A lot of new things at once is fun for adults but for children with limited information processing capabilities it’s just too much. This is how to make changes and introduce new things at preschool without overwhelming your young students.
I love putting new materials out in my classroom, I get SO excited about sharing materials I have made with my students and seeing their reactions. I will never forget when their reaction was not at all what I expected. My school like many follows a thematic calendar, and even though I don’t do everything themed I do change the sensory table, the color of play dough we put out changes and some of the tools do too and other small changes. One month this year I had so many fun new things I overdid it. This was too much change for young students. It was too much change too early in the year. They needed more security and predictability from their environment, I messed up.
Information processing theory tells us that young children can only process a limited amount of stimuli at any given time and as children develop their knowledge base changes (increases) and that lets the child create more relationships to existing information. When everything is new no connections are being made if there is too much new to take in. This is when you will see children at free choice or center time doing what I call “drive bys” they zoom from one area to another never really engaging, they have no existing knowledge to connect to.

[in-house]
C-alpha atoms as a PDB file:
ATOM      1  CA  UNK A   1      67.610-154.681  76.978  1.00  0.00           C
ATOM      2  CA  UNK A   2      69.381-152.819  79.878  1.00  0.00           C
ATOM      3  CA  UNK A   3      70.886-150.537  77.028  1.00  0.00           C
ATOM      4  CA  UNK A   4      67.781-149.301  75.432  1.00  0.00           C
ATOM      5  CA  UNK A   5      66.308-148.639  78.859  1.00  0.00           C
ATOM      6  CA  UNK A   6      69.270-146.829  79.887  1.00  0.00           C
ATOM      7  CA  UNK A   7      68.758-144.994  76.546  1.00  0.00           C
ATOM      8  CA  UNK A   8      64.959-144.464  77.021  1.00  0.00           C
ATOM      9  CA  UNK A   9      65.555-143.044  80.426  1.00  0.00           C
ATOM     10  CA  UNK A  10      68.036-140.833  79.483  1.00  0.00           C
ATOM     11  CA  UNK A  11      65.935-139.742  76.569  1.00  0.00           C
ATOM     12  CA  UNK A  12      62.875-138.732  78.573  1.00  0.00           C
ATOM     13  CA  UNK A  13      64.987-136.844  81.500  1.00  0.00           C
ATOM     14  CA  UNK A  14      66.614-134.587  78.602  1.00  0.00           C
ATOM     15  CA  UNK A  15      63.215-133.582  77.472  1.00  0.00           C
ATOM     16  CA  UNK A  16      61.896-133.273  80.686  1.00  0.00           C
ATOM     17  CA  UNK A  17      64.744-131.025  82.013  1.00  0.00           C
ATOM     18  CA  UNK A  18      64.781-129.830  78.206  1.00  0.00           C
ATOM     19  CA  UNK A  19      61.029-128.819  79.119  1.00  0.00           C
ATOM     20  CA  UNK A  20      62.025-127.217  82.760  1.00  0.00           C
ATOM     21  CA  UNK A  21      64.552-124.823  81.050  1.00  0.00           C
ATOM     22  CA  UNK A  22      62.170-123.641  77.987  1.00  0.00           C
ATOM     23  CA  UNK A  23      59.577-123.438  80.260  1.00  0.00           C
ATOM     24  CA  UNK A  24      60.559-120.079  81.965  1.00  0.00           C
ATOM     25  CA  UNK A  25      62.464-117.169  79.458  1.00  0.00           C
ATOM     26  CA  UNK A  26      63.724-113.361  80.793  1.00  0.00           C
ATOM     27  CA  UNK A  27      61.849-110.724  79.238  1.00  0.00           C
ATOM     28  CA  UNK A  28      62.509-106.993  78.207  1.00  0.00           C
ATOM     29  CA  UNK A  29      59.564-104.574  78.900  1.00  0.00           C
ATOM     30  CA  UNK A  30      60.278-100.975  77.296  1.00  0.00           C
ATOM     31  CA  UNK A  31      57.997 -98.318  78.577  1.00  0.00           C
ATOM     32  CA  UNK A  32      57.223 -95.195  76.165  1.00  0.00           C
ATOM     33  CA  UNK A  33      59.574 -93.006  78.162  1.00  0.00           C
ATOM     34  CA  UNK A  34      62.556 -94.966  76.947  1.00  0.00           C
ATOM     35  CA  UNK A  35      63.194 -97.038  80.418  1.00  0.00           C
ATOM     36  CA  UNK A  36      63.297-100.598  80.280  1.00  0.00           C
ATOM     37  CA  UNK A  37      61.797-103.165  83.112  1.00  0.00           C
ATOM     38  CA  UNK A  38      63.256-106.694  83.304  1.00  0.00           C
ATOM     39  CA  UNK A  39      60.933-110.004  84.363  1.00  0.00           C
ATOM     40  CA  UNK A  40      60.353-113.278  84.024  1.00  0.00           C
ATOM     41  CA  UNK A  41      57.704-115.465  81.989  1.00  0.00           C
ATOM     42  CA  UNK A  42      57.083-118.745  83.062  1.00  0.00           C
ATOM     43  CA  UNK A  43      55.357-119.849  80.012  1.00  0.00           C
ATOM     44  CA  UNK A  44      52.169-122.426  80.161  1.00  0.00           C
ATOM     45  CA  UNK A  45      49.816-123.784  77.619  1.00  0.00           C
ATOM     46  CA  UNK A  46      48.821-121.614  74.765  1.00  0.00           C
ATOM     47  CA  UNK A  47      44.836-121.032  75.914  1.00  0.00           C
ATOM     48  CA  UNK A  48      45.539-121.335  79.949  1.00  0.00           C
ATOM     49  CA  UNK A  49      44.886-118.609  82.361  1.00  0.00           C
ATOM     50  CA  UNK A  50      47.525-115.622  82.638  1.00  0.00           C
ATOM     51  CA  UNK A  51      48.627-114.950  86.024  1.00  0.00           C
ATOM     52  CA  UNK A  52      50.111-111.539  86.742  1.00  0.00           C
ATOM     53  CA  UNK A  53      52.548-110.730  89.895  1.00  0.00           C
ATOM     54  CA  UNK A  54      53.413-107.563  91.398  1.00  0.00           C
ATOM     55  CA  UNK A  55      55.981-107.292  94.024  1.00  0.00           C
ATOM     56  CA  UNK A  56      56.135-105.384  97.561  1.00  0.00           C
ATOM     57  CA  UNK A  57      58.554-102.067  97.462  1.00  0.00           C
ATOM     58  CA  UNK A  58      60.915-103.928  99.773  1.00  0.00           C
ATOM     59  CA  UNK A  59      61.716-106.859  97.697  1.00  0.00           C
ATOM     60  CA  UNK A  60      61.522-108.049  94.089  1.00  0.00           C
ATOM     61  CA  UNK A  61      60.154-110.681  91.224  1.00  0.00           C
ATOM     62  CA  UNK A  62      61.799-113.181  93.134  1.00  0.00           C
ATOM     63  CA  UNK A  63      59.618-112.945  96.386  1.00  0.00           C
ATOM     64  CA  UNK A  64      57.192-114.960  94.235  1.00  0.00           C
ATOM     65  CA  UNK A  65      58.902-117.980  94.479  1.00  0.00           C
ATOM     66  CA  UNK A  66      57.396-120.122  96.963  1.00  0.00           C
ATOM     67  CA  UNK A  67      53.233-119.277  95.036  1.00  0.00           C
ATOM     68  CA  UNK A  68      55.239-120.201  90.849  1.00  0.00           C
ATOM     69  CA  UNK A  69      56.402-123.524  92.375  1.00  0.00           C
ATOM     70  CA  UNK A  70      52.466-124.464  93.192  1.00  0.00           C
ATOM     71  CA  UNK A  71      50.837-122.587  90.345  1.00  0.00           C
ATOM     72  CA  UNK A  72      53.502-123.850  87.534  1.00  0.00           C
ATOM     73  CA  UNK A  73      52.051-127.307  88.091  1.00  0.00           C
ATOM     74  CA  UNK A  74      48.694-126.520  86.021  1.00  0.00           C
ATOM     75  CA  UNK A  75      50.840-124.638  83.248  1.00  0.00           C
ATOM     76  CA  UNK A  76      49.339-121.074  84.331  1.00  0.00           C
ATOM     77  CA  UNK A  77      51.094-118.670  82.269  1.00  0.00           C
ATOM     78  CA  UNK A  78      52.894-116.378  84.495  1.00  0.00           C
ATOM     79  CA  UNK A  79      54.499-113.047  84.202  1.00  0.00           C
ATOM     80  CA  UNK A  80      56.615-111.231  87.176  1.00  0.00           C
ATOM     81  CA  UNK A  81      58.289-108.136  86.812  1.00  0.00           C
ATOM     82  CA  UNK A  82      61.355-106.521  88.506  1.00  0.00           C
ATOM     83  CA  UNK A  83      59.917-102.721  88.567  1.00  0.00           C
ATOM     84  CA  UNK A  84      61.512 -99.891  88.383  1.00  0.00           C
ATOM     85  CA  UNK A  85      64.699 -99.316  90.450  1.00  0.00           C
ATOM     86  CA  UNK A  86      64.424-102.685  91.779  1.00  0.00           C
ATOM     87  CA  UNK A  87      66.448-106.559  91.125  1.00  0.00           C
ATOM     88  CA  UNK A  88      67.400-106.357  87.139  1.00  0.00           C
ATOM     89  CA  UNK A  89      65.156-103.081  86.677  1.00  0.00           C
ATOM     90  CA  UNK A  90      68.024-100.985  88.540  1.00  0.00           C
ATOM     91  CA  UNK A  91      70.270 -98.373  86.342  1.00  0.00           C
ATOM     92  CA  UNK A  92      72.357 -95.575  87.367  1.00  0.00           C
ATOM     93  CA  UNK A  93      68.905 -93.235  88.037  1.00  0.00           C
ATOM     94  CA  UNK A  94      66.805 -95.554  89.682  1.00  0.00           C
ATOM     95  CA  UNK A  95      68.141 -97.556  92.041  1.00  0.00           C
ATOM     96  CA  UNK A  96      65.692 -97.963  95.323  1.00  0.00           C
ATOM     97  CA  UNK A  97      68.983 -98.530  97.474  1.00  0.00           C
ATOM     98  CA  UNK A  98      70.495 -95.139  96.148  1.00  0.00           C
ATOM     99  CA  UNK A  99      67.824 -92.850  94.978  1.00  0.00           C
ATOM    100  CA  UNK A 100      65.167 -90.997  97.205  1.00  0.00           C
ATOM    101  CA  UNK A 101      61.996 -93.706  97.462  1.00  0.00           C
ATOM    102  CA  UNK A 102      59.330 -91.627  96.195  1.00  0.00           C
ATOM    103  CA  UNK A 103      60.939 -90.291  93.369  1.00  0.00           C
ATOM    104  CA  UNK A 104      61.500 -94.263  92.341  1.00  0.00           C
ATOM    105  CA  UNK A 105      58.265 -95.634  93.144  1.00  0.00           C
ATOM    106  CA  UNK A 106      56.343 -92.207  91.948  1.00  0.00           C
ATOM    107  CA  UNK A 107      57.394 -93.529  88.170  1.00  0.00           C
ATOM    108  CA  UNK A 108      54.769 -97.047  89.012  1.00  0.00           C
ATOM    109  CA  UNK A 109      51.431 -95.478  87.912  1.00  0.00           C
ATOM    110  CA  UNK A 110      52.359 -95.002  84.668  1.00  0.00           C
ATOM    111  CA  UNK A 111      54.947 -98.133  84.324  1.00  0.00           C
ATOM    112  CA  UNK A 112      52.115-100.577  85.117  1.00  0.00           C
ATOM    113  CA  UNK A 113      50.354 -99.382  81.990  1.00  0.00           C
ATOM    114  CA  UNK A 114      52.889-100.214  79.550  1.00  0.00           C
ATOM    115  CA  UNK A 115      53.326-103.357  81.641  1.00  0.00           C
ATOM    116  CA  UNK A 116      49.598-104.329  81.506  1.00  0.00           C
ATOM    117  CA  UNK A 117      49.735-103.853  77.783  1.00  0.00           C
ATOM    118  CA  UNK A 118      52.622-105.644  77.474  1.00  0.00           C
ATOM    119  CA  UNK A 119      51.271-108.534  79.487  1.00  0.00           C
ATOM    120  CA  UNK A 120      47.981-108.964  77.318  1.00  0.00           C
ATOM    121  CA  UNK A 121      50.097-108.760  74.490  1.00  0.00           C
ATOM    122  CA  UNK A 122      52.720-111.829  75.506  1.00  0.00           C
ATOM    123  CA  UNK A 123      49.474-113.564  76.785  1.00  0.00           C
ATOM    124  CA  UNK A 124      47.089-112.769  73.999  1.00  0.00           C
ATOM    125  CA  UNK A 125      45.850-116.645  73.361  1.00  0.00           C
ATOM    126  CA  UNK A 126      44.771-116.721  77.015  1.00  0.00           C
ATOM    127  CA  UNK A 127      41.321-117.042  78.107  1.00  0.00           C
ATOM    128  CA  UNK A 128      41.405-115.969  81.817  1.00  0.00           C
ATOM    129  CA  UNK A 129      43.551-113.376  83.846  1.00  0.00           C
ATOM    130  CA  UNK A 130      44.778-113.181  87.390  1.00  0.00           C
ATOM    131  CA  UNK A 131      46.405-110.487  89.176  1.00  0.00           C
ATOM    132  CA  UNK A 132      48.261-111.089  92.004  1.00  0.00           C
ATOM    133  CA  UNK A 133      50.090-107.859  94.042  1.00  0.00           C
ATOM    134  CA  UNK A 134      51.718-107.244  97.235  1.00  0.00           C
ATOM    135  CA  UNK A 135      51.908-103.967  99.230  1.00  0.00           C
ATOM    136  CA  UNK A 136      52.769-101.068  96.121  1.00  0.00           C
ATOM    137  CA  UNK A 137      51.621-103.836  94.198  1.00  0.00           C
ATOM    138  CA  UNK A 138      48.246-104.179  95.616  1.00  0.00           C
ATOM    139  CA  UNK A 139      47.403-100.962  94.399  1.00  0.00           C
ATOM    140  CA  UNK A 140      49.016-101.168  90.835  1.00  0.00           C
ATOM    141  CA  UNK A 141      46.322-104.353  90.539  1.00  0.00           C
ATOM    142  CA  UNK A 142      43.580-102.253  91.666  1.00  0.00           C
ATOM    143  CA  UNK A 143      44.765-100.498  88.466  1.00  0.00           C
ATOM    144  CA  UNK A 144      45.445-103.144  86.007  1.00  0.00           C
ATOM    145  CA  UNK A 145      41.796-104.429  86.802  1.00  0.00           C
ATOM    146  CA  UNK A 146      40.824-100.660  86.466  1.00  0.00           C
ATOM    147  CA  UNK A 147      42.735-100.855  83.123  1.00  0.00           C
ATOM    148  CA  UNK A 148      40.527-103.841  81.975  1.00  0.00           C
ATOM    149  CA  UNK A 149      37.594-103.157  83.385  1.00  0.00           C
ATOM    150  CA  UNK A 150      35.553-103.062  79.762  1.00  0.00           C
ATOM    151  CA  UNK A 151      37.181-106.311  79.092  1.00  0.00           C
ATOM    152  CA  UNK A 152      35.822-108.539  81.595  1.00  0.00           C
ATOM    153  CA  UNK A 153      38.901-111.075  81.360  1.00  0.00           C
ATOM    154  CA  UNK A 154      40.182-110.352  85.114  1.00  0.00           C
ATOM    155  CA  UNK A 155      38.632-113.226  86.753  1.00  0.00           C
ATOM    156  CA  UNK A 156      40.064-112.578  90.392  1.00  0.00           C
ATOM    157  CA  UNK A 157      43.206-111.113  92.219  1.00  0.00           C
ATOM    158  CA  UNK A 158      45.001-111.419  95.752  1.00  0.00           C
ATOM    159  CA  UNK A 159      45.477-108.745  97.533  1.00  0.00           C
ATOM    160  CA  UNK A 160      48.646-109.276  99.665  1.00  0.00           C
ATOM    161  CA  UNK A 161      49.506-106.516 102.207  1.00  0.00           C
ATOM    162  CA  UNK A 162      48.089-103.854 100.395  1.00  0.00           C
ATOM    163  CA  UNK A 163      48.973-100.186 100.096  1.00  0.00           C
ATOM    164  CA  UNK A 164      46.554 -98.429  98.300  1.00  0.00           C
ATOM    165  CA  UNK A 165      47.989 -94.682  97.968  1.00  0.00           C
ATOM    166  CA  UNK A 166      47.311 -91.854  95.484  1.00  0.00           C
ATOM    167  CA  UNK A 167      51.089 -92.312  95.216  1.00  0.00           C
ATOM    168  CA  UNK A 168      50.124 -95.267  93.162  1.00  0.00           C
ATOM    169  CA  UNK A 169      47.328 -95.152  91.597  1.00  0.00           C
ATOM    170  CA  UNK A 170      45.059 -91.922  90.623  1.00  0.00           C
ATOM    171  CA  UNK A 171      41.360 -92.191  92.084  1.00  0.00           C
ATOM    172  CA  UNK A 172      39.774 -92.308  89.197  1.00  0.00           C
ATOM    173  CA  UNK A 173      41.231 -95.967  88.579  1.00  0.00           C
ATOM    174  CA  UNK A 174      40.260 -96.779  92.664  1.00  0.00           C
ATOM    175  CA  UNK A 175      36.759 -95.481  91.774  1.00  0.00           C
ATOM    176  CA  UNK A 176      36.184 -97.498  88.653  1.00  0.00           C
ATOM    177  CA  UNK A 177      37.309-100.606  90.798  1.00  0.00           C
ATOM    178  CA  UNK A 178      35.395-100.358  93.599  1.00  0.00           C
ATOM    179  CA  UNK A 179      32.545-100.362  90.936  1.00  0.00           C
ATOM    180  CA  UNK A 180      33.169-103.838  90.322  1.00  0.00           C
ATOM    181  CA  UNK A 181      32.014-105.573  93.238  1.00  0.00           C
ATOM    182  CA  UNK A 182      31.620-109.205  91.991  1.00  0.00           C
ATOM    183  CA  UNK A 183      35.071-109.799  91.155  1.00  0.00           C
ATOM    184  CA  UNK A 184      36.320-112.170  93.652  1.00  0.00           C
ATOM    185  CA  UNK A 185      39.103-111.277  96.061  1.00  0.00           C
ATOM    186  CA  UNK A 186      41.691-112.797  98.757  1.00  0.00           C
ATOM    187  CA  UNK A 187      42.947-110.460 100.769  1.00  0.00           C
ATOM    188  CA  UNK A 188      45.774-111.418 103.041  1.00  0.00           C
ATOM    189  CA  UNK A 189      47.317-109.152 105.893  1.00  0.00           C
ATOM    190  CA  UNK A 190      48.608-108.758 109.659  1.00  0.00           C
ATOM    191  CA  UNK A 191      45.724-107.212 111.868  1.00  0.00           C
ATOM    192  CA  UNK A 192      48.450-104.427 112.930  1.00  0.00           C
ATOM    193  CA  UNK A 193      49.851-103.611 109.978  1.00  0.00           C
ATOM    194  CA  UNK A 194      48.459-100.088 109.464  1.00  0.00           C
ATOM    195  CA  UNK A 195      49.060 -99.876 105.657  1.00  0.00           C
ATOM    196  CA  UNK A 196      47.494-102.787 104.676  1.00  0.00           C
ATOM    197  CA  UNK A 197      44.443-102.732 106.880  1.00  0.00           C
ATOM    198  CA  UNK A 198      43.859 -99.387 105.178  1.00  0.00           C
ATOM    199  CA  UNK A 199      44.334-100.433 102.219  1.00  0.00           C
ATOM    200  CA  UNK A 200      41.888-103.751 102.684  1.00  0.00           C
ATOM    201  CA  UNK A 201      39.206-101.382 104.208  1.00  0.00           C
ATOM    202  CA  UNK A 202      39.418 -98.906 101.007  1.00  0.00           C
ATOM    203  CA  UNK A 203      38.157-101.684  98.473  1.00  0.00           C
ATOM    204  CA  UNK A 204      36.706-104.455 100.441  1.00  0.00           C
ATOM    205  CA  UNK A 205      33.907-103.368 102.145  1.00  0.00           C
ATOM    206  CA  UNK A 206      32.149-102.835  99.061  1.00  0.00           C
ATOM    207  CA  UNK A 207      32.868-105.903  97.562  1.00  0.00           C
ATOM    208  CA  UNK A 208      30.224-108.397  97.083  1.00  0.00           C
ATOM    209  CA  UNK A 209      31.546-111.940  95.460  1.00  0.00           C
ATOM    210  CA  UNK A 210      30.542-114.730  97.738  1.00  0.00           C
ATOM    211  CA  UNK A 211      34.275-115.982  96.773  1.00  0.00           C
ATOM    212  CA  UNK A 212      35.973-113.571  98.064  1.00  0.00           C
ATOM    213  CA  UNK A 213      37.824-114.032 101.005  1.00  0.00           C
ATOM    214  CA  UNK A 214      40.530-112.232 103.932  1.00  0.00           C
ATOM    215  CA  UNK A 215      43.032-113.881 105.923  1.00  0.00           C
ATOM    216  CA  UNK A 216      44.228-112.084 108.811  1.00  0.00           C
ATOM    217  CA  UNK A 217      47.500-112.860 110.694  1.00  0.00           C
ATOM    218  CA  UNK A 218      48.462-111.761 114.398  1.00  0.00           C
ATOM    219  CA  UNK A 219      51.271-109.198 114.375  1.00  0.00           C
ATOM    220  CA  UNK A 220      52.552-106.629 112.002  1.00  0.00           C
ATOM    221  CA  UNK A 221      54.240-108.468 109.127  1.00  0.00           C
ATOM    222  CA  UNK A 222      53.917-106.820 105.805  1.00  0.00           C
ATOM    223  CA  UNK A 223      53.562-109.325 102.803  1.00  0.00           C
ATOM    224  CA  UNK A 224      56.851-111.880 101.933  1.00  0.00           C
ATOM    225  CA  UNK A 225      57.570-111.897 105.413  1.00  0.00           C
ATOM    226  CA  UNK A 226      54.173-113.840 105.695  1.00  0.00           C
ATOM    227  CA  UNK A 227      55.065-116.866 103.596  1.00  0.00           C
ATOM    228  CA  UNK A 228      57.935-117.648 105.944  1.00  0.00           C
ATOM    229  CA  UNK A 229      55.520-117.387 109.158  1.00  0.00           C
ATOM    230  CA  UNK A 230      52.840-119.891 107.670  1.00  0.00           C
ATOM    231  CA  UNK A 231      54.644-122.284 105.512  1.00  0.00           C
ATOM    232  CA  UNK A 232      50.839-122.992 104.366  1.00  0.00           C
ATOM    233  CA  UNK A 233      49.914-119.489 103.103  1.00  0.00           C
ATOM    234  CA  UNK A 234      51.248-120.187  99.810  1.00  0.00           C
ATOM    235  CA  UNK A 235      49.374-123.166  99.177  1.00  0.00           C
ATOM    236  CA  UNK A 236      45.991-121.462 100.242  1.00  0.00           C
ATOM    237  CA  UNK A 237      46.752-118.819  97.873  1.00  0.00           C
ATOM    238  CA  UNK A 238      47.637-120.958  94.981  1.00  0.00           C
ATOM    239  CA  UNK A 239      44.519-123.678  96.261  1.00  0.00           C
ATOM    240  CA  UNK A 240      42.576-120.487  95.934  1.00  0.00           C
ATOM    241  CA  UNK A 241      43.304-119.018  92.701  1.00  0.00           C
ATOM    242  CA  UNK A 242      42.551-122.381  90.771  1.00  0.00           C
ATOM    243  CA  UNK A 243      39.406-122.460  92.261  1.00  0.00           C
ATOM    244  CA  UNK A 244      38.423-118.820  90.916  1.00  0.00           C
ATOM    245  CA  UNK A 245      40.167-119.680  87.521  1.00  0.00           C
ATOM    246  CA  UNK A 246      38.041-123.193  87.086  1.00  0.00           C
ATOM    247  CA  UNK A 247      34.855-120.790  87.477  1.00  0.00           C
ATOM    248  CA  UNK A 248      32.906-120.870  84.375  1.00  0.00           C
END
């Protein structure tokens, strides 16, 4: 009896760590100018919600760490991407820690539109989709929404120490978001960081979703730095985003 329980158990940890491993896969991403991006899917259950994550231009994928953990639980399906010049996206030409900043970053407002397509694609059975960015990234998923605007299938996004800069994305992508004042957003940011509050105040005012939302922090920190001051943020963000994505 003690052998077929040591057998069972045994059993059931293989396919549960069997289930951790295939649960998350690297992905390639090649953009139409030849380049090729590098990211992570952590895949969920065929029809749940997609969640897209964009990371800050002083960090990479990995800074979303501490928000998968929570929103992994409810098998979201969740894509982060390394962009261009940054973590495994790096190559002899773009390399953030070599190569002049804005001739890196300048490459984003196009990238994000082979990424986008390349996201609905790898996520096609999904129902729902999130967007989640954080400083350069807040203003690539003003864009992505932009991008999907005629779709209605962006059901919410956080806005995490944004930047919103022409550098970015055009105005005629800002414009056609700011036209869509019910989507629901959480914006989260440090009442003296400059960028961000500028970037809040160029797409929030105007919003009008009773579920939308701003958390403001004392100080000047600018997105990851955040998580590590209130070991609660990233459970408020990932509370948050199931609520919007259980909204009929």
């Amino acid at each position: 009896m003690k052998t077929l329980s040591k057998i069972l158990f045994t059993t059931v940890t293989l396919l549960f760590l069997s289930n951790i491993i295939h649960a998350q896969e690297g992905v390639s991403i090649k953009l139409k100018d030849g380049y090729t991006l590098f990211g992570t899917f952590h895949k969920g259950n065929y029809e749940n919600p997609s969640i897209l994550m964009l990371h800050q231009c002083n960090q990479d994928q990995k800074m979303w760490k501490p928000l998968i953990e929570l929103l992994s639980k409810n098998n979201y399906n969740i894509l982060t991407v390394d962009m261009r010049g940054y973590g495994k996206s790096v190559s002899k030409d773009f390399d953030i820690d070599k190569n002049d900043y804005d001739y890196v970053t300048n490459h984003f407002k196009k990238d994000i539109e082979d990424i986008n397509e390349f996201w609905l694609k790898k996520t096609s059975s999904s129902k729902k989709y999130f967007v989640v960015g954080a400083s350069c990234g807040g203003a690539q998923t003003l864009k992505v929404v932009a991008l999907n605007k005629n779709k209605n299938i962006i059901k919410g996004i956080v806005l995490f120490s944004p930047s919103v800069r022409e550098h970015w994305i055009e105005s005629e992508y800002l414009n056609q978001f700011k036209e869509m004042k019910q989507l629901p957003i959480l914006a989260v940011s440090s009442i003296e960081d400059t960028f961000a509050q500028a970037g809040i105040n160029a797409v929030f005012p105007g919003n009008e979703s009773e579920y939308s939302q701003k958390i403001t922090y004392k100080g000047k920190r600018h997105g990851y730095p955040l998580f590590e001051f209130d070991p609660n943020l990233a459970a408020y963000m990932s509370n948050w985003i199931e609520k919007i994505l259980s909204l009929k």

How do you avoid this?
When you make changes in your classroom make them gradually.
When you are switching items in areas add new items, then remove the old a day or two, or a week later.
Give children a heads up about changes.
Not all classrooms are set up so that children can help you make the changes, but the next best thing is to tell them, especially the more resistant to change children. Even very young preschoolers can benefit from a teacher saying something like ” I know how much you like playing with the rice in the sensory table but tomorrow I will show you what beans look and feel like!”
Have them help make the changes with you.
“Tomorrow when you come to school you can help me make purple play dough for the play dough center!”
This is a great way to make the children feel connected and give them an active role in the class community.
Be ready to take out old favorites that you have put away to make your class more comfortable and predictable. The day that I had overwhelmed my students my assistant and I looked at each other and immediately knew we’d gone overboard with excitement at all the fun new things and quickly put some away, got out old favorites.
Another benefit of this approach is that children don’t need as much help with “old favorites” they know how to interact, and you can work on the important work of connecting with your students, weaving individual goals into those interactions, and modeling social learning instead of teaching a child how to use some new material. That is the real work of a preschool teacher.
Yes this may mean that you have a tea party, play dough and car ramps out every single day but it also means that your students will interact with the other free choice activities that you have created for them in a meaningful way instead of doing “drive-bys” and not connecting with anything.
So less is more, much more, in preschool!